Posts Tagged ‘Currency Speculating’
I keep reading with much interest the almost daily prognostications on the Australian dollar and whether it will continue to go up, will settle back down to parity or even revert back to longer term levels in the $0.60c and $0.70c area. A strong dollar has benefits for Australians through lower prices for imported goods and a significant reduciton in the cost of travelling overseas. The downside of course is that it makes it much more difficult for our exporters to be sucessful and the relative atractiveness of Australia as a travel desitination is somewhat dimiished.
From an investment perspective we take an agnostic approach which is why I was interested in an article in the paper recently that quoted some retirees saying that they were concerned about their retirement due to the effect the dollar has had on their international investments.
This is great cause for concern to me as the dollar should have no impact on a decision to retire and whilst it will always inmpact the net returns recieved from an international allocation it should have no significant impact unless you are engaging in currency speculation.
What do i mean by this?. Put simply if you are investing overseas with no protection against the dollar you are betting that its value will fall relative to where it was at the time you invested. Conversely if you are fully protected against it you are betting that it is going to be higher realtive to when you purchased and are paying a fee to protect against this. Both of these positions require you, or your adviser, to have some type of insight into which way they think the dollar will go. Speaking as an adviser myself I have absoloutely no idea which way its going. I can see the merits in both sides who argue that it will rise and fall but personally I have no idea.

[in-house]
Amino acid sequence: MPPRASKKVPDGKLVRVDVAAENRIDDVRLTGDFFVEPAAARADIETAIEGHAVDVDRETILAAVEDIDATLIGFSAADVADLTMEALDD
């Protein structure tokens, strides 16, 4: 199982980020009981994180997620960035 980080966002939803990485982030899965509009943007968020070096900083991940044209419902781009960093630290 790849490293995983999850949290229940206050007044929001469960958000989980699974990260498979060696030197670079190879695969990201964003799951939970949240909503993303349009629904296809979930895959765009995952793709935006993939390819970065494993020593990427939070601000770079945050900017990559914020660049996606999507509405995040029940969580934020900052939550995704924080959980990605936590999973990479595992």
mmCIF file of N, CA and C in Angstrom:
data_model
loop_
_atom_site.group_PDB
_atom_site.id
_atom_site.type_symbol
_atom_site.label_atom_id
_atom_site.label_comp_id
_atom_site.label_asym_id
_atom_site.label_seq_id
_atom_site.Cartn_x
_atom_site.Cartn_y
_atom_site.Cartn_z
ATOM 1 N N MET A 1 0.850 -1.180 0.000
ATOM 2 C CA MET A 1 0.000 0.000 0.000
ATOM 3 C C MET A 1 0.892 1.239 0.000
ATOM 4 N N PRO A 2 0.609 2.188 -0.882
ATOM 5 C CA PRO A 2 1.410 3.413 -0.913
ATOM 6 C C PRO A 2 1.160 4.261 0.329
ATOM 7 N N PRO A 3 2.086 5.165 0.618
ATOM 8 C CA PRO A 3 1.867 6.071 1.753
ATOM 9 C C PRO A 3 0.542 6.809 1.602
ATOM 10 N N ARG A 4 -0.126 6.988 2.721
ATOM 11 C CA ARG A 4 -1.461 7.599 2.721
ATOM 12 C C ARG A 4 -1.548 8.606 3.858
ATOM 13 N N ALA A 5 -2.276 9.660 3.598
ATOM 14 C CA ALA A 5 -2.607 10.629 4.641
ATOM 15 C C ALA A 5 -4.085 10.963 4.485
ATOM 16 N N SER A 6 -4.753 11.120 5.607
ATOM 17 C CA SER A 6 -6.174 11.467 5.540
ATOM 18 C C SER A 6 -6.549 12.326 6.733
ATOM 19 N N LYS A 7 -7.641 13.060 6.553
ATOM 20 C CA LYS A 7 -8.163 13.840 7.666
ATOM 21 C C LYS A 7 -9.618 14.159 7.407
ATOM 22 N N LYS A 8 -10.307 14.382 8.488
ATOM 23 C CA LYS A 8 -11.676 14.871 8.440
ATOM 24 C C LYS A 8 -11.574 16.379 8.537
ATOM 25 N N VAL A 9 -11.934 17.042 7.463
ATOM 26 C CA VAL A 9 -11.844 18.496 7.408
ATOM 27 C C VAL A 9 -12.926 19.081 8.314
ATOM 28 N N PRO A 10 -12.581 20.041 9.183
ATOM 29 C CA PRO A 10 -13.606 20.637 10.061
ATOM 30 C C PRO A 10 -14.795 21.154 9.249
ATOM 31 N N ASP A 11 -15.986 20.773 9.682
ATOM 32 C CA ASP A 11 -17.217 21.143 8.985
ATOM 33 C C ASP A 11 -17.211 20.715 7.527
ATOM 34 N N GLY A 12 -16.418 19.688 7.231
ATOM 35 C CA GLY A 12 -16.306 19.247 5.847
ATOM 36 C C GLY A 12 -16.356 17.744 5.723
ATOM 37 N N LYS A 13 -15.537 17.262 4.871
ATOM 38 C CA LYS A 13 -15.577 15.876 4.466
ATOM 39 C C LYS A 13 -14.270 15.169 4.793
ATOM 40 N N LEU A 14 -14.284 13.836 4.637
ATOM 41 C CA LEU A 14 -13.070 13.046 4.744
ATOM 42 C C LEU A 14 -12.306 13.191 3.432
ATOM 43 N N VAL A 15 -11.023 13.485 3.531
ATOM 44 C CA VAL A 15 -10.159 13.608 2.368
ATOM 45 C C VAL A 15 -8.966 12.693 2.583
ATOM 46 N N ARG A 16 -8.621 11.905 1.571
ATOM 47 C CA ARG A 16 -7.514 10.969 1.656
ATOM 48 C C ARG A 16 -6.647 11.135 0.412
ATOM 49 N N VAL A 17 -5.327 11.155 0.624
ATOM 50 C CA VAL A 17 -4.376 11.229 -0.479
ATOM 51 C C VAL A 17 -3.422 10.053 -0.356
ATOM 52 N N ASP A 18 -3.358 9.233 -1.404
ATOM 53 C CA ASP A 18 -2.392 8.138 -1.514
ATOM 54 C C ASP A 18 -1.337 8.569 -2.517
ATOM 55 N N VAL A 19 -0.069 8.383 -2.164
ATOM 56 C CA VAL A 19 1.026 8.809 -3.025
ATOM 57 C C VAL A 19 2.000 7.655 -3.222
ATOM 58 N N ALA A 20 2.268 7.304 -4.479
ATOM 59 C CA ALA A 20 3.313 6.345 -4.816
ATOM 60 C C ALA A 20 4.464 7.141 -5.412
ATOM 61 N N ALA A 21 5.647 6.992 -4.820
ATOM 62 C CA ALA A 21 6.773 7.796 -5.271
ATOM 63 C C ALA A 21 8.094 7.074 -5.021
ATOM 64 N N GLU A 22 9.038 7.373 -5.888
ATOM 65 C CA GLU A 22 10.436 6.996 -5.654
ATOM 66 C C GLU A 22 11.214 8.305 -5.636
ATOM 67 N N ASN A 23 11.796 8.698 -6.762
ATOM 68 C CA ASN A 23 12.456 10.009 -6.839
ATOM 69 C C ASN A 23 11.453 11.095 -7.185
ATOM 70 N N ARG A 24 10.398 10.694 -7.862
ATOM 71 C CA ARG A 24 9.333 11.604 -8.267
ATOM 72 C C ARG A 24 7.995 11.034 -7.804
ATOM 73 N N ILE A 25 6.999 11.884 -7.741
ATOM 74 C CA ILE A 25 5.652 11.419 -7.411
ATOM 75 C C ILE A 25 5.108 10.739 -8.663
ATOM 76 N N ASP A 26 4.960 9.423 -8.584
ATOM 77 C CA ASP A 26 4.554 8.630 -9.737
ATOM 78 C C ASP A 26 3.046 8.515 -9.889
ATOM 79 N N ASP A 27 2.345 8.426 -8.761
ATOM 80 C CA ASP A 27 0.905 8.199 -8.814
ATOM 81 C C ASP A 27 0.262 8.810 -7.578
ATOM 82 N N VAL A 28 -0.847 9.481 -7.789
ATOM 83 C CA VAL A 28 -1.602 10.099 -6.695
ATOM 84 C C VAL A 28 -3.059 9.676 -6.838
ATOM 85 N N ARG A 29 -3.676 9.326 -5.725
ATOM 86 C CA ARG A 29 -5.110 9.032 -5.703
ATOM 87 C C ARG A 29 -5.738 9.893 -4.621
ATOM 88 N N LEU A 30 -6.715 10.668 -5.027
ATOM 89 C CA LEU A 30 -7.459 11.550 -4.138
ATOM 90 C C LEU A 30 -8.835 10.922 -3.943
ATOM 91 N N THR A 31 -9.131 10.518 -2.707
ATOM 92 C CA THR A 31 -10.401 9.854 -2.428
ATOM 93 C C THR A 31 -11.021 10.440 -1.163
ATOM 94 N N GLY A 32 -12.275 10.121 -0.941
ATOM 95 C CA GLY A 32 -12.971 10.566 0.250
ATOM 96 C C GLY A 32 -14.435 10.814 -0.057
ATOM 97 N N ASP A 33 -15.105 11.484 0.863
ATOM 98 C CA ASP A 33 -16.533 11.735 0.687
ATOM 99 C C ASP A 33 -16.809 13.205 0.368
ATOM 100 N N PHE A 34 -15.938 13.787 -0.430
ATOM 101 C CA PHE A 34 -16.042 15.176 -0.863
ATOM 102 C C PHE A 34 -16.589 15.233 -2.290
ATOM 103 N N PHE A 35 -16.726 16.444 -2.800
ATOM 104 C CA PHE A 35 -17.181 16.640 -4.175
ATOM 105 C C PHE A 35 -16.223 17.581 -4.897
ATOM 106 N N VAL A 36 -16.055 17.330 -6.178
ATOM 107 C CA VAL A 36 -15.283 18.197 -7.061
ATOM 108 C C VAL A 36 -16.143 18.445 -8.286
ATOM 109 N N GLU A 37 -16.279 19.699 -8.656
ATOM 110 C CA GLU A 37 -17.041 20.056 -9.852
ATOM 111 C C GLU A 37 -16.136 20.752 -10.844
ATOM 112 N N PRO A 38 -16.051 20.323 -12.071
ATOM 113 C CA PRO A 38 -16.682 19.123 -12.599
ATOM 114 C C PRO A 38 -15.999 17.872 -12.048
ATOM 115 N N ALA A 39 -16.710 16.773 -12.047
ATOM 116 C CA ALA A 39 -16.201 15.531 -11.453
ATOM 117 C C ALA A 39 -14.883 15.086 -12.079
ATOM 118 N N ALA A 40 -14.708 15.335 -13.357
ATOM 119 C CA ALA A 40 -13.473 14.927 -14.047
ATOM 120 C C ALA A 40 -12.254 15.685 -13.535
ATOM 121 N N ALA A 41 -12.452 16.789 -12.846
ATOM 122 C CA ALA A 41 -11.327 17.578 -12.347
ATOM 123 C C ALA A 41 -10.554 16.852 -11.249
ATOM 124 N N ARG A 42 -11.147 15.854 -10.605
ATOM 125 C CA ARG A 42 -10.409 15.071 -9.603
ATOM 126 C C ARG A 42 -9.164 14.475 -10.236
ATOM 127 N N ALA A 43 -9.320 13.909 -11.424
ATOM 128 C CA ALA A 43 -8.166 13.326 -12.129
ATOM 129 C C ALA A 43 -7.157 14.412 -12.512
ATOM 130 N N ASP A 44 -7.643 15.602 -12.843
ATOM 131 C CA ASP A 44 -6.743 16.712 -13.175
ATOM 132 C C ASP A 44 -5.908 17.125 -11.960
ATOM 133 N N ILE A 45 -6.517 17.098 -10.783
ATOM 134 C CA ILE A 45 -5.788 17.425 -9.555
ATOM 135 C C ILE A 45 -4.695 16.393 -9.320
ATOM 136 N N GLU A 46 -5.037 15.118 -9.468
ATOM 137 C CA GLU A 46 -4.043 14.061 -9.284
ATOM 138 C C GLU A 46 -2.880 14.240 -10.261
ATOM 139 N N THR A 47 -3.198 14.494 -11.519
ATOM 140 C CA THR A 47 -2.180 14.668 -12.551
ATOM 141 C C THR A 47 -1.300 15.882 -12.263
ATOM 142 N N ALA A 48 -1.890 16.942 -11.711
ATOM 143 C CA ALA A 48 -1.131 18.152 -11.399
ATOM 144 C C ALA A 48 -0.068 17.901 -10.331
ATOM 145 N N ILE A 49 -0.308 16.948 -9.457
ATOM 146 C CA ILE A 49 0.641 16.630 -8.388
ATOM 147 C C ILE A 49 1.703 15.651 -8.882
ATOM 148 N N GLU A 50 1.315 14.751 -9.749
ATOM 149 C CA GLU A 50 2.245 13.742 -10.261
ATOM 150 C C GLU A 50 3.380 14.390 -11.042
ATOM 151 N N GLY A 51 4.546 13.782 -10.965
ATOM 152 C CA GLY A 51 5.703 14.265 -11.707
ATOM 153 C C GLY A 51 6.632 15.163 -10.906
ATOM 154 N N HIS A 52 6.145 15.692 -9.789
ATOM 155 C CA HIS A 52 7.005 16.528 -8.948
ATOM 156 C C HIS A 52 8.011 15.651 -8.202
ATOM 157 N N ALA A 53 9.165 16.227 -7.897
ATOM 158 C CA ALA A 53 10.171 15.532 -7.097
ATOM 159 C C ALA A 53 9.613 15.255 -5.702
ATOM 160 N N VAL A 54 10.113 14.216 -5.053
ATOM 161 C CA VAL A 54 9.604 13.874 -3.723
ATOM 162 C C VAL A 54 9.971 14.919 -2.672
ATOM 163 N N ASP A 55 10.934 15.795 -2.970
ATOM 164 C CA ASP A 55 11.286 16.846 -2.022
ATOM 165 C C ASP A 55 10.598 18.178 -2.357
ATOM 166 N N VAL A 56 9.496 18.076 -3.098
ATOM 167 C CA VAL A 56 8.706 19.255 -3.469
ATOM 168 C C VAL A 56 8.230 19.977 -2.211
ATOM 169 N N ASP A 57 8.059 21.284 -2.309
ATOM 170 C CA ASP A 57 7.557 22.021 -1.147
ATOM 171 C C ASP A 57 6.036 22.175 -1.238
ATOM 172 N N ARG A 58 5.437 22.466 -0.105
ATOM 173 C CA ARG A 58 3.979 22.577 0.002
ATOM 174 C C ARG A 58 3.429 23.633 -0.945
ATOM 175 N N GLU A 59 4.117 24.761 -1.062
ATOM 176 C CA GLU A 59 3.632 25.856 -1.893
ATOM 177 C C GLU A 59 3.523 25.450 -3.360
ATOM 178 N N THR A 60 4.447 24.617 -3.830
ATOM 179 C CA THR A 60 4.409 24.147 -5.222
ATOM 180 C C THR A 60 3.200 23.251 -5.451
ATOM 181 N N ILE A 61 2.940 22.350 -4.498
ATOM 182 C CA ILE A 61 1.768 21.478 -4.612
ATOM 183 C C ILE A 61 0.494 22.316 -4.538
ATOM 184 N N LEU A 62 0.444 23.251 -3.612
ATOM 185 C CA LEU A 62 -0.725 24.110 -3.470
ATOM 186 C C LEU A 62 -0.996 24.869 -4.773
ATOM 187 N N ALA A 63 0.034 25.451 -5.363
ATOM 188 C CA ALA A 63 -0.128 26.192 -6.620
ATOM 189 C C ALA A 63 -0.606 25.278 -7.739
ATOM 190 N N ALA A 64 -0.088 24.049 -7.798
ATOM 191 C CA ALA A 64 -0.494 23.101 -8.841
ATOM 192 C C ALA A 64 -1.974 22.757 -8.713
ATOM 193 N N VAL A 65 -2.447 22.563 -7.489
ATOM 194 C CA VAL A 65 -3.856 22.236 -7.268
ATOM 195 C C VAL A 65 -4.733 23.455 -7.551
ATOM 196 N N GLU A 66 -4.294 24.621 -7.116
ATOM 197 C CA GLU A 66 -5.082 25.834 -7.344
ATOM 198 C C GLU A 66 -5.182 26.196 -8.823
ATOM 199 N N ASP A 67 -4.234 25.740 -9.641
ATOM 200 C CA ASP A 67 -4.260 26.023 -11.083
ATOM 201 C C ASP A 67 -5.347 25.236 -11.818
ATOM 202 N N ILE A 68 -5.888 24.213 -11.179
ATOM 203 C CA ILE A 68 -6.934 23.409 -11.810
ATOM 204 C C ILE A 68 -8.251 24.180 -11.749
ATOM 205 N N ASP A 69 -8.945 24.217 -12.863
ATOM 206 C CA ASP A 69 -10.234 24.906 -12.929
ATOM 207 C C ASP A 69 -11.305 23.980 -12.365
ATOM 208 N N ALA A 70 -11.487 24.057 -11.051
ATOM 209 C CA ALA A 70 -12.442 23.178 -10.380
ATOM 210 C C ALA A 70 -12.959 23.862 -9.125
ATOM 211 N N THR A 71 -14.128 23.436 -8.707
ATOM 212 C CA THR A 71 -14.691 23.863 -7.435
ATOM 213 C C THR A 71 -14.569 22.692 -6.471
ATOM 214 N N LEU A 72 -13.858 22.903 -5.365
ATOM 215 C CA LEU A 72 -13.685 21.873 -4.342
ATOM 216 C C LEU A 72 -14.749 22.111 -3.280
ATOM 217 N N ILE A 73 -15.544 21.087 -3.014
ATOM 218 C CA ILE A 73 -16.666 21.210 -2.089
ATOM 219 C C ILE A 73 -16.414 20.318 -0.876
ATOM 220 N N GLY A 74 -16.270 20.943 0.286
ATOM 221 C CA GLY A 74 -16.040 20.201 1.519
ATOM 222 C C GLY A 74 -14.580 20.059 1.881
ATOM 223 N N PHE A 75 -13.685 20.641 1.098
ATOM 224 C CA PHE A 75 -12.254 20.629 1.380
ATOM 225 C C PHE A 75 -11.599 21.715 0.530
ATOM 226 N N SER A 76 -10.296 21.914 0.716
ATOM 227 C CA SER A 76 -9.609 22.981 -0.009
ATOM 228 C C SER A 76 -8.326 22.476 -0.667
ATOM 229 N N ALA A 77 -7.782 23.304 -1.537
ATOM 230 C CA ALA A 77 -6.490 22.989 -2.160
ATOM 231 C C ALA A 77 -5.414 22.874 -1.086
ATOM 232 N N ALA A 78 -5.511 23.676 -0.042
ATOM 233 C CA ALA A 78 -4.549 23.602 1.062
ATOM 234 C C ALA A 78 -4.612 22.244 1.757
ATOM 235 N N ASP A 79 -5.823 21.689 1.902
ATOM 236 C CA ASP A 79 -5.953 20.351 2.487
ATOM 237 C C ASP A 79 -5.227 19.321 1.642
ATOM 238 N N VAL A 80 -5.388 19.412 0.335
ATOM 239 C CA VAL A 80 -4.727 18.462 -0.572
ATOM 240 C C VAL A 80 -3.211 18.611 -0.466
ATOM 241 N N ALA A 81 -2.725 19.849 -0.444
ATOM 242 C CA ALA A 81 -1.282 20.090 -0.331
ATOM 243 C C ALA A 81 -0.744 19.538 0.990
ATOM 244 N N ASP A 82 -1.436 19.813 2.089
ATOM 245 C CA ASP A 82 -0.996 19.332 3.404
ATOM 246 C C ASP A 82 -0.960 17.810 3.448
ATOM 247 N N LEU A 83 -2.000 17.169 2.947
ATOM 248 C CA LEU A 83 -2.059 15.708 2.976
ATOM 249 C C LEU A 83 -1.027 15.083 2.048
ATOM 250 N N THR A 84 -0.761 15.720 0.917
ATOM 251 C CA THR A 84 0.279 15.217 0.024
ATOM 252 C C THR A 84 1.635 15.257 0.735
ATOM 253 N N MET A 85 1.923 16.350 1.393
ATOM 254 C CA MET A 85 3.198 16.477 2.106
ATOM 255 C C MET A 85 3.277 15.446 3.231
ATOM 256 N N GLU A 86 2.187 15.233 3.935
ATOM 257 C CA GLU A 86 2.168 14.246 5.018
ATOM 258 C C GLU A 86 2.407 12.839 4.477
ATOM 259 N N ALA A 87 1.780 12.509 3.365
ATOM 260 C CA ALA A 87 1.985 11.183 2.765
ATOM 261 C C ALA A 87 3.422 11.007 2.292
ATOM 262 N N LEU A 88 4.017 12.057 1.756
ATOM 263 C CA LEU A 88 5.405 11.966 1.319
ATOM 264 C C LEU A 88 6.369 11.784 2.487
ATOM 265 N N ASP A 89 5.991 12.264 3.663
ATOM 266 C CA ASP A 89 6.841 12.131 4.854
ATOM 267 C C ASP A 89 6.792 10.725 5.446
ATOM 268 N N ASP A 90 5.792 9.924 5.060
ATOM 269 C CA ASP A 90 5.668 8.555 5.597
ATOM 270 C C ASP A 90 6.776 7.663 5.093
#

Whilst you may think its my job to know this, the reality is that (a) I can’t possibly predict the future and therefore know where its going; and (b) actually its not my job to speculate with other peoples money. We therefore ensure that when we invest globally for clients (I will write a piece about why everyone should do this as part of a balanced portfolio) we protect 50% of the portfolio and leave the other 50% unprotected. This allows our clients to be both protected against movements in the dollar, whilst at the same time minimising the costs associated with buying protection. (known as hedging).
How does this work in practice?. By way of example we use two key international funds to deploy client moneis overseas into a broad basket of index based investments that essentially track the asset classes of large, small and value stocks around the world. These two funds can be purchased in both an unhedged form (and subject to change from the rise and fall of the dollar) or in a hedged form (and not subject to the rise and fall of the dollar).
To the end of May this year the 1 year compound returns on each of these funds has been 1.09% and 16.09% respectively. Clearly over the past 12 months having the investments hedged has paid off as the rise in the dollar has had no effect on the strong returns generated in the global markets. The unhedged version didn’t fair so well, but is still positive, telling us that the returns generated have bascially been offset by the rise in the dollar. Overall however the client has recieved an effective return of around 9% (50% of 1.09% + 50% of 16.09%) despite the dollar movement. Had we as advisers been lucky enough to guess that the dollar would keep rising we could have made more, but converesely we could have bet on the fall of the dollar (which many are starting to do now) and our clients would have missed out.
If you are truly a smart investor, changes in the Australian dollar should have zero impact on your decsions about retirement and you should be cautious about betting either way as it can move rapidly and somtimes without warning.